WASHINGTON — Four nations that are among the Trump administration’s top diplomatic adversaries were singled out on Wednesday for rampant human rights violations, raising questions of whether the State Department’s annual review of civil liberties protections worldwide was being politicized.
In previewing the 2019 human rights report — an assessment of 199 countries and foreign territories — Secretary of State Mike Pompeo named China, Cuba, Iran and Venezuela as among the worst violators, saying their governments had systematically attacked political protesters, oppressed free speech and journalists and, in some cases, spied on their citizens.
All four are targets of pressure campaigns by the Trump administration to install sweeping political, economic or military change by the ruling governments.
But Mr. Pompeo did not publicly mention violations — as detailed in the report — by governments whose authoritarian leaders President Trump recently has been reluctant to criticize, including in North Korea, Turkey and Russia.
The abuse in the four countries that Mr. Pompeo cited included the cases of Wang Meiyu, who died in prison after he was arrested in July for demanding elections in China, and of Pouya Bakhtiari, who was shot in the head by Iranian security forces during protests in November. Mr. Bakhtiari’s family was later arrested on counterterrorism charges.
“We pray for a day when Cubans, Venezuelans, Chinese, Iranians and all peoples can speak and assemble freely without fear of their own governments,” Mr. Pompeo told journalists on Wednesday at the State Department.
He said the report “honors those I’ve named and who have paid the ultimate sacrifice fighting for freedom and for human dignity.”
Each presidential administration has put its own political imprint on the annual review of human rights abuses by governments around the world. In years past, diplomats have focused on extreme examples — including China’s detention camps in 2018 or chemical weapons attacks in Syria in 2013 — to name and shame specific nations.
But Mr. Pompeo detailed crackdowns on political protests, free speech and privacy — abuses seen in many countries — to single out China, Cuba, Iran and Venezuela. The report itself identified others.
In Turkey, the report found, political dissidents were “disappeared” or victims of attempted kidnappings. In several cases, ethnic Kurds reported being tortured by security forces. In its defense, the government of President Recep Tayyip Erdogan of Turkey cited a policy of “zero tolerance” for torture.
In North Korea, numerous prisoners have said they were tortured, including by severe beatings, electric shock and prolonged exposure to heat or cold. And in Russia, journalists and political dissidents who published information that was not approved by the government of President Vladimir V. Putin were routinely fined under a new law prohibiting so-called fake news.
“I consider it a missed opportunity to focus only on U.S. adversaries and not underscore the universality of human rights obligations for all nations,” said Uzra Zeya, who oversaw the annual report’s research and release as an acting assistant secretary of state during the Obama administration.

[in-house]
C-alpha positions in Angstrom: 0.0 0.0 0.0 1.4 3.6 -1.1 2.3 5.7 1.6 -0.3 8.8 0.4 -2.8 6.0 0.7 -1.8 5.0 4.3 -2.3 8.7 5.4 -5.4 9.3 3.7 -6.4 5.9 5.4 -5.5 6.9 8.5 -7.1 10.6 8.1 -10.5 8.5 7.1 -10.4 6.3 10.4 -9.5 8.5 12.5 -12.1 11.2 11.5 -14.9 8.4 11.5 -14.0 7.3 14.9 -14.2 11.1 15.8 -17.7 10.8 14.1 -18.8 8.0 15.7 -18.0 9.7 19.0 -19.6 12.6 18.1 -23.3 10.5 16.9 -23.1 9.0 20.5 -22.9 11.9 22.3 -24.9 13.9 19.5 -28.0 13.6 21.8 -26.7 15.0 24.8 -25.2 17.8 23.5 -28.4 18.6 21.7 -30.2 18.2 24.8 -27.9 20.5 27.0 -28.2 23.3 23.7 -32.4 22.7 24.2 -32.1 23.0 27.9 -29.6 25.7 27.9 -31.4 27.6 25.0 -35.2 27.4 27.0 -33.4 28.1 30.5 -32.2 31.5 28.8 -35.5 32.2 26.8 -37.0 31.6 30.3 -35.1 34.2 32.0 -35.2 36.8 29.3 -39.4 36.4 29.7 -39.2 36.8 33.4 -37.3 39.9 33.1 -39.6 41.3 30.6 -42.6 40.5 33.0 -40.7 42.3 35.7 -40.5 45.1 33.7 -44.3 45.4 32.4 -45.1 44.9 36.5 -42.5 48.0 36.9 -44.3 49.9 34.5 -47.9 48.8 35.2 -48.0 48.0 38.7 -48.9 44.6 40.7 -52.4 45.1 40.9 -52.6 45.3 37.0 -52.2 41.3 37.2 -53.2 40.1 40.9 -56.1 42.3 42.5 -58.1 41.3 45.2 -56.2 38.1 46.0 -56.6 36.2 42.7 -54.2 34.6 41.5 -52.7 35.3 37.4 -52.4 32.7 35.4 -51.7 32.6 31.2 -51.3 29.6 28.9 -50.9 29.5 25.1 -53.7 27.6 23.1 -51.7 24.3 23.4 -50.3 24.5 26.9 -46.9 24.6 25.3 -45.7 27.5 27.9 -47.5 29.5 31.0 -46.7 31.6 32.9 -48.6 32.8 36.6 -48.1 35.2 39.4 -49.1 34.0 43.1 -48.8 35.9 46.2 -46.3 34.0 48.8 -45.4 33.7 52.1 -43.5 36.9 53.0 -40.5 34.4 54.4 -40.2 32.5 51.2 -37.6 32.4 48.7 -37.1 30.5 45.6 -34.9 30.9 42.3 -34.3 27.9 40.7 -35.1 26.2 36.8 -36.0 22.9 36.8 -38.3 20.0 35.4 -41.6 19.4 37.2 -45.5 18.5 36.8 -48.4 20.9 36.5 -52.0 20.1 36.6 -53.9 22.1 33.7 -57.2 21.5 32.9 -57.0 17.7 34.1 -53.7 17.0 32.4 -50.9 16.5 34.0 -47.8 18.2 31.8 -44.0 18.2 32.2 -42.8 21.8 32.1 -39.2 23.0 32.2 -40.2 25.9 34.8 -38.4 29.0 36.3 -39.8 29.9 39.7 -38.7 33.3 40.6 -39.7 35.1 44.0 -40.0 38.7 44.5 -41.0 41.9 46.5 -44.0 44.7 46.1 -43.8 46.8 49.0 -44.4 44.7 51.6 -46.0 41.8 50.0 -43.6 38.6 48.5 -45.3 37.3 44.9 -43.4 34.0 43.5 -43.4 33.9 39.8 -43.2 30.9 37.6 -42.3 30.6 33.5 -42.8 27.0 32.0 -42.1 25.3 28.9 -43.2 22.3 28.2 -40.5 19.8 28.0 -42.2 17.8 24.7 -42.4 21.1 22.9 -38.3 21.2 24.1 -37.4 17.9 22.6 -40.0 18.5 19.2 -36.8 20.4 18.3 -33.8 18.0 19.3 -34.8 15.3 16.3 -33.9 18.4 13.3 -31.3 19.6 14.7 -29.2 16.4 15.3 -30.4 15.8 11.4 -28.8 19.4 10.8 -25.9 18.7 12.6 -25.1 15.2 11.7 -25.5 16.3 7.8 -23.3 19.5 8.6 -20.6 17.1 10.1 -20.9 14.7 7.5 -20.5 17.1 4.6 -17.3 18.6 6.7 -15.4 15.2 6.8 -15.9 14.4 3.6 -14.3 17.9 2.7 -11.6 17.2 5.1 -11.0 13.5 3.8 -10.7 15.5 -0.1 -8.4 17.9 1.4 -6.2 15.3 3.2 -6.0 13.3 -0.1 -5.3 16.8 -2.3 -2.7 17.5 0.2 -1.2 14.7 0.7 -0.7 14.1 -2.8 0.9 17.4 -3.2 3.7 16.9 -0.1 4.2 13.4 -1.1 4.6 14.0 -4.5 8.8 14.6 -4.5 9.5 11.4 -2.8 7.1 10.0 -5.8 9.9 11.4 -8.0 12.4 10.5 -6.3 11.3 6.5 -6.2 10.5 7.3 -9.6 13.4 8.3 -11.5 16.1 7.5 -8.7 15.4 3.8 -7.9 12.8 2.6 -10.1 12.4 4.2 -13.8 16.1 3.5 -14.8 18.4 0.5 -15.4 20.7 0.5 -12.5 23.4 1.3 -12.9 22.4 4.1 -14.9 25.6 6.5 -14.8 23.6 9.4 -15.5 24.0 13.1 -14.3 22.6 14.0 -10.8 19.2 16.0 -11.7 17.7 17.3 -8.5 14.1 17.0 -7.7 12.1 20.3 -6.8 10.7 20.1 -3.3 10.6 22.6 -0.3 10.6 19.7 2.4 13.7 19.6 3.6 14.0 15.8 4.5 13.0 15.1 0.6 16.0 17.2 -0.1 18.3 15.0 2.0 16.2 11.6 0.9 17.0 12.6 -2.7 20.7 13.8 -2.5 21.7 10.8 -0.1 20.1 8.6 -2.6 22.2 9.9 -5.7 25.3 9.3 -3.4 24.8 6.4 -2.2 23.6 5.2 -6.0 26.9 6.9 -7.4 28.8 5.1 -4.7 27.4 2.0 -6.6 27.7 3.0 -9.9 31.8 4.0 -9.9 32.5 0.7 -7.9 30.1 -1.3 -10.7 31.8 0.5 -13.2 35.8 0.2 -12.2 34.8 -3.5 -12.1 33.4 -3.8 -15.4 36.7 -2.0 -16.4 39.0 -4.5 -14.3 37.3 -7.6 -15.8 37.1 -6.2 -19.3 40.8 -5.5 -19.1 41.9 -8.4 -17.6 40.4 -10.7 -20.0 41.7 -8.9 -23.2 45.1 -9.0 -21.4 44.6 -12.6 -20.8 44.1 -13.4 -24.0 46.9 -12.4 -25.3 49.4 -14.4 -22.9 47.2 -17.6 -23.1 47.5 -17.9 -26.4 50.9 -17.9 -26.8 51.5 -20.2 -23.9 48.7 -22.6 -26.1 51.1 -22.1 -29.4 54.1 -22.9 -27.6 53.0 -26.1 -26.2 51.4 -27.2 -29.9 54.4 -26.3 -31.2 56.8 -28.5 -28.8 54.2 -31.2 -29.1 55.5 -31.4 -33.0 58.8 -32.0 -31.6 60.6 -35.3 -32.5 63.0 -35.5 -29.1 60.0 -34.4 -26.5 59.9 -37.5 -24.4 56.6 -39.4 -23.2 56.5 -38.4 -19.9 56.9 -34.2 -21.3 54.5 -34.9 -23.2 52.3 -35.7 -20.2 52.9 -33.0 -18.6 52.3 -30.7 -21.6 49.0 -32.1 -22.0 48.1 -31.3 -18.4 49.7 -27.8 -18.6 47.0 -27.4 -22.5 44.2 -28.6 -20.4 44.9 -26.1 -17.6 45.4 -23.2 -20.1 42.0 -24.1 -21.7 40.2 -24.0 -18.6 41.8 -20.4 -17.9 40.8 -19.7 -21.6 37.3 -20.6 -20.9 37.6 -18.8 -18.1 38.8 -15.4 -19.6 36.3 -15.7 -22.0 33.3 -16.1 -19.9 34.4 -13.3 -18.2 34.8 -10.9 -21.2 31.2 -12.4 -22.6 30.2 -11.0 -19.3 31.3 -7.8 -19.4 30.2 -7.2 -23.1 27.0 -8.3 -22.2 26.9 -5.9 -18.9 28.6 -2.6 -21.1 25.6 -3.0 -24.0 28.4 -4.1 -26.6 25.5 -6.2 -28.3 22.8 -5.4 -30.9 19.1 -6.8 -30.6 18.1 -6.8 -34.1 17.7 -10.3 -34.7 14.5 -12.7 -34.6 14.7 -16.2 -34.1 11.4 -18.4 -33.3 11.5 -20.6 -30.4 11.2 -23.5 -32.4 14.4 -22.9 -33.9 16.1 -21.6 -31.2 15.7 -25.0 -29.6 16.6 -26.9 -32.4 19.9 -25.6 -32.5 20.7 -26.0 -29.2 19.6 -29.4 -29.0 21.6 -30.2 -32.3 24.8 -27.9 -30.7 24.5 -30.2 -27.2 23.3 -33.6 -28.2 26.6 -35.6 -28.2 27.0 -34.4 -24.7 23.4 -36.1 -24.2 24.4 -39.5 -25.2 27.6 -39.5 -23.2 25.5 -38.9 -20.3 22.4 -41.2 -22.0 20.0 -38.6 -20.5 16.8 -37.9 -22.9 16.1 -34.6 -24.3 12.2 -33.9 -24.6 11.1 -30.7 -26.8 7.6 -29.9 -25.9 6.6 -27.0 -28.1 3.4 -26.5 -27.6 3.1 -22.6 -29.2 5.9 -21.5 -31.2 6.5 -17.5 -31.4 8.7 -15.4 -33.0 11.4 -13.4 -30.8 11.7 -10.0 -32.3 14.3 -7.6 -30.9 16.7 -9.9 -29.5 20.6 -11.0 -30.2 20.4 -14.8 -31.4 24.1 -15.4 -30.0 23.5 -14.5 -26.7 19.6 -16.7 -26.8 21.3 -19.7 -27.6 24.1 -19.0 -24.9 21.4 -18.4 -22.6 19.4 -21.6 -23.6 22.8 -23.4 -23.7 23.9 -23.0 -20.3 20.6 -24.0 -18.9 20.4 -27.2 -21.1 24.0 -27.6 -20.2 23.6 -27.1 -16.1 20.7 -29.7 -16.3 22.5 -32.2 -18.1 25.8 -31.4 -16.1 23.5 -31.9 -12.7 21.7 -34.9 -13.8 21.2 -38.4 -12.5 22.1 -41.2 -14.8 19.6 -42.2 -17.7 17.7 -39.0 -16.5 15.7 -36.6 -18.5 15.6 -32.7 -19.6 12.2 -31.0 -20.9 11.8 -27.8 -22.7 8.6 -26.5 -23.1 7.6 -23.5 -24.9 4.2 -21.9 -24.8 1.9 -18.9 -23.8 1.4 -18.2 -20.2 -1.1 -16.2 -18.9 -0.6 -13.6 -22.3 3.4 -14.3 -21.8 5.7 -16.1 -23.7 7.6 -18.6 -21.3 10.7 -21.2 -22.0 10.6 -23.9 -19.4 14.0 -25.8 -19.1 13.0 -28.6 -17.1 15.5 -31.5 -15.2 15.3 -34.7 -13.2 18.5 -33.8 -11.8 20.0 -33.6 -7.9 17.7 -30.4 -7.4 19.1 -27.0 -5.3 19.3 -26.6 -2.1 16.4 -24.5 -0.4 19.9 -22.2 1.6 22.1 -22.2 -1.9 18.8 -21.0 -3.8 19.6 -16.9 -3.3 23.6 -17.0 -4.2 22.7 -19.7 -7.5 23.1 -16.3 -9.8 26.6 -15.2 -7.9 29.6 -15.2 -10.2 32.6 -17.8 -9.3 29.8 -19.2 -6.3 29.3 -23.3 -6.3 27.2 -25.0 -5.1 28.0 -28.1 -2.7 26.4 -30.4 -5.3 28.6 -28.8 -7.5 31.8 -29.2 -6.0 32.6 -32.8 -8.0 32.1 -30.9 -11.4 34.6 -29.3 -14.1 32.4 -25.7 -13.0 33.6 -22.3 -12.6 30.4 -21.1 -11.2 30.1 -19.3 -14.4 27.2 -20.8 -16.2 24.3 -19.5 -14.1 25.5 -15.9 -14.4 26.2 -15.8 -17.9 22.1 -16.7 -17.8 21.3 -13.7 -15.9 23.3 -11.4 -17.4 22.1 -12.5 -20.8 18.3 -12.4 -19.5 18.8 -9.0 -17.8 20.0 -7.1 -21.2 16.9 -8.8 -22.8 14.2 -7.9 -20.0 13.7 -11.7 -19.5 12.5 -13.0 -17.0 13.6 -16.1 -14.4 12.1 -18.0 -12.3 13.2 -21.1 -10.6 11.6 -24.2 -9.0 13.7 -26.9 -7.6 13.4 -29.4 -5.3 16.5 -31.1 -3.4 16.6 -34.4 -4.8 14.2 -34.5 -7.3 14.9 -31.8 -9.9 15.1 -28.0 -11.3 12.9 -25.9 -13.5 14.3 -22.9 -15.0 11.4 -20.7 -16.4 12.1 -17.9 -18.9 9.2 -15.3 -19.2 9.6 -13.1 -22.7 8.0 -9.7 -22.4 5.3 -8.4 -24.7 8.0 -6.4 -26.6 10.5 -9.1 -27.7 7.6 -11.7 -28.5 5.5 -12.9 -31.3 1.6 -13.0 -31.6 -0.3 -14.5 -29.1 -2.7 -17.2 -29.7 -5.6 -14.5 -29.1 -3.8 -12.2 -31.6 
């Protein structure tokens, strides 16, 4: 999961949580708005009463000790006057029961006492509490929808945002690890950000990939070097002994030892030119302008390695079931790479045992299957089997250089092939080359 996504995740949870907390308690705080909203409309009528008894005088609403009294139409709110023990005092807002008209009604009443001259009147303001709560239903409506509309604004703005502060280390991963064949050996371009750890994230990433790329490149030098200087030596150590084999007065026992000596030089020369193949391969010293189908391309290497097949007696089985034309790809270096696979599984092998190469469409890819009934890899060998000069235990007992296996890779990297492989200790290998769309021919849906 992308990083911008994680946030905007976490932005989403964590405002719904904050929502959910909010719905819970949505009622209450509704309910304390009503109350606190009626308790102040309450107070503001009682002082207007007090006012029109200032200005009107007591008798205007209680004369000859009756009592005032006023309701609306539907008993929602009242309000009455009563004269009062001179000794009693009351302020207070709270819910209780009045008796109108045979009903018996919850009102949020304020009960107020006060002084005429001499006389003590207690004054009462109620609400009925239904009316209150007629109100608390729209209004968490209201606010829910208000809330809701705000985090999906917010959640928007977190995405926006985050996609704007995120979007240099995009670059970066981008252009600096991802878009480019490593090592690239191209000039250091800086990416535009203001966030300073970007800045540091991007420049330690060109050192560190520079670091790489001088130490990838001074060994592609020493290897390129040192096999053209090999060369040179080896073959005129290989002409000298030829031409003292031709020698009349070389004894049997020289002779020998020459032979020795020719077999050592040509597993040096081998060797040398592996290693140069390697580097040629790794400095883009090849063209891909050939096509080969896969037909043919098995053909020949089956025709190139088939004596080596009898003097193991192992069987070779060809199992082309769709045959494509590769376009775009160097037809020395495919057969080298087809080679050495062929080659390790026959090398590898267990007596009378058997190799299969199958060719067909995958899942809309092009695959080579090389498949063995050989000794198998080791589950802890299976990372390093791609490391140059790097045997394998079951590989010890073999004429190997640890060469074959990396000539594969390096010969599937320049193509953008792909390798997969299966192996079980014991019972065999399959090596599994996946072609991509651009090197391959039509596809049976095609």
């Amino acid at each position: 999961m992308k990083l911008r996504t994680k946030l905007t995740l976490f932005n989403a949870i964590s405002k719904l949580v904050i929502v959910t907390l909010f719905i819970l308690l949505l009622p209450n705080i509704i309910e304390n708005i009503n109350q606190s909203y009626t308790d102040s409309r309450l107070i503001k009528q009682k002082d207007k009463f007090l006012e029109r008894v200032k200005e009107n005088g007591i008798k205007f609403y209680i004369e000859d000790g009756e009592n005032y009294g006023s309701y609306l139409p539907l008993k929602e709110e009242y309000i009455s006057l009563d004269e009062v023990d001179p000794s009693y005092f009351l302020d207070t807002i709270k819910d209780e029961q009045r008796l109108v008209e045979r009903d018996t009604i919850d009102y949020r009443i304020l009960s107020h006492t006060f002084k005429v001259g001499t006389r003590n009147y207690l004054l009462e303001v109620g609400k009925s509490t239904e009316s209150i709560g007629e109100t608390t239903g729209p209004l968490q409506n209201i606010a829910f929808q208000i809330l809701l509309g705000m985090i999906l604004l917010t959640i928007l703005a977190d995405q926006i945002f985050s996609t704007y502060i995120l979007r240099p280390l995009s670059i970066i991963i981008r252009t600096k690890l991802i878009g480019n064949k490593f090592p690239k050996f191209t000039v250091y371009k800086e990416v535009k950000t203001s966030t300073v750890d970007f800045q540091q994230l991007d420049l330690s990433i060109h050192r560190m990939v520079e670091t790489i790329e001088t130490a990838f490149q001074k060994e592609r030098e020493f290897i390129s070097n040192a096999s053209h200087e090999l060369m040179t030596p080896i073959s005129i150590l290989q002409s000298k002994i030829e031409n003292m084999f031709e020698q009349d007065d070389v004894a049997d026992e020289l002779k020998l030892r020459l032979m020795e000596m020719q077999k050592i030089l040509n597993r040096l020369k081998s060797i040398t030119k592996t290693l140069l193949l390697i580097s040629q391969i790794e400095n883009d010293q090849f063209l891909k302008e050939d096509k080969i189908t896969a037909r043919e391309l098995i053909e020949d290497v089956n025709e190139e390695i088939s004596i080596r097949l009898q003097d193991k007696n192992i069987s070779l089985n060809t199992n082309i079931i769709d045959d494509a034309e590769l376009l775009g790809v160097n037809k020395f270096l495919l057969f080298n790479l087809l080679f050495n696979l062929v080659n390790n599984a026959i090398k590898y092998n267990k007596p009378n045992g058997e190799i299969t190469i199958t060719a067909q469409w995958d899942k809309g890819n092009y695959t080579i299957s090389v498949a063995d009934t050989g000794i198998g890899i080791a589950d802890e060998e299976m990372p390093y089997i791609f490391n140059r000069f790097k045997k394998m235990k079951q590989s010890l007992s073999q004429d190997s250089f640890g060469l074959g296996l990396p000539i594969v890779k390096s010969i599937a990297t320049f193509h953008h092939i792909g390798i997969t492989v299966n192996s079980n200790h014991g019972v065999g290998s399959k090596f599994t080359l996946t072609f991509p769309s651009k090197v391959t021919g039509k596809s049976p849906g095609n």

She said the cases Mr. Pompeo cited in China, Cuba, Iran and Venezuela “were certainly legitimate.”
“But it’s the focus — only on those examples, without suggesting concerns elsewhere — that I think undercuts the message,” Ms. Zeya said.
Critics also noted that the report’s shifting language — on the recognition of Palestinian territories in the section about Israel, the West Bank and the Gaza Strip, as well as its diversion from protecting sexual identity and women’s reproductive rights — as a signal of political influence in the document’s conclusions. (It did, however, condemn forced abortions in North Korea, as well as the persecution of gay people in Russia.)
Additionally, the report found evidence of systematic corruption and human rights abuses in Guatemala, El Salvador, and Honduras — where the Trump administration is trying to return migrants who cross the southwestern border in search of asylum.
Joanne Lin of Amnesty International said that was an example of a foreign policy that leaves “people in dangerous and deadly conditions around the world with no help from the White House.”
To be sure, Mr. Pompeo has long criticized the detention camps in China’s western Xinjiang region, where about one million ethnic Uighurs and other Muslim minorities are being held in what Beijing has termed voluntary re-education programs. And the State Department has for years been critical of civil liberties abuses in Iran, politically motivated arrests in Cuba, and increasingly authoritarian leadership in Venezuela where, in 2019, a political uprising challenged President Nicolás Maduro in a continuing revolt.
Robert A. Destro, the assistant secretary of state for democracy, human rights and labor, said Mr. Pompeo’s focus on China, Cuba, Iran and Venezuela was of his own choosing and, regardless, they “reflect current American policy.”
“Any fair-minded person who reads these reports will see that they’re pretty hard-hitting across the board,” Mr. Destro told reporters after Mr. Pompeo’s remarks.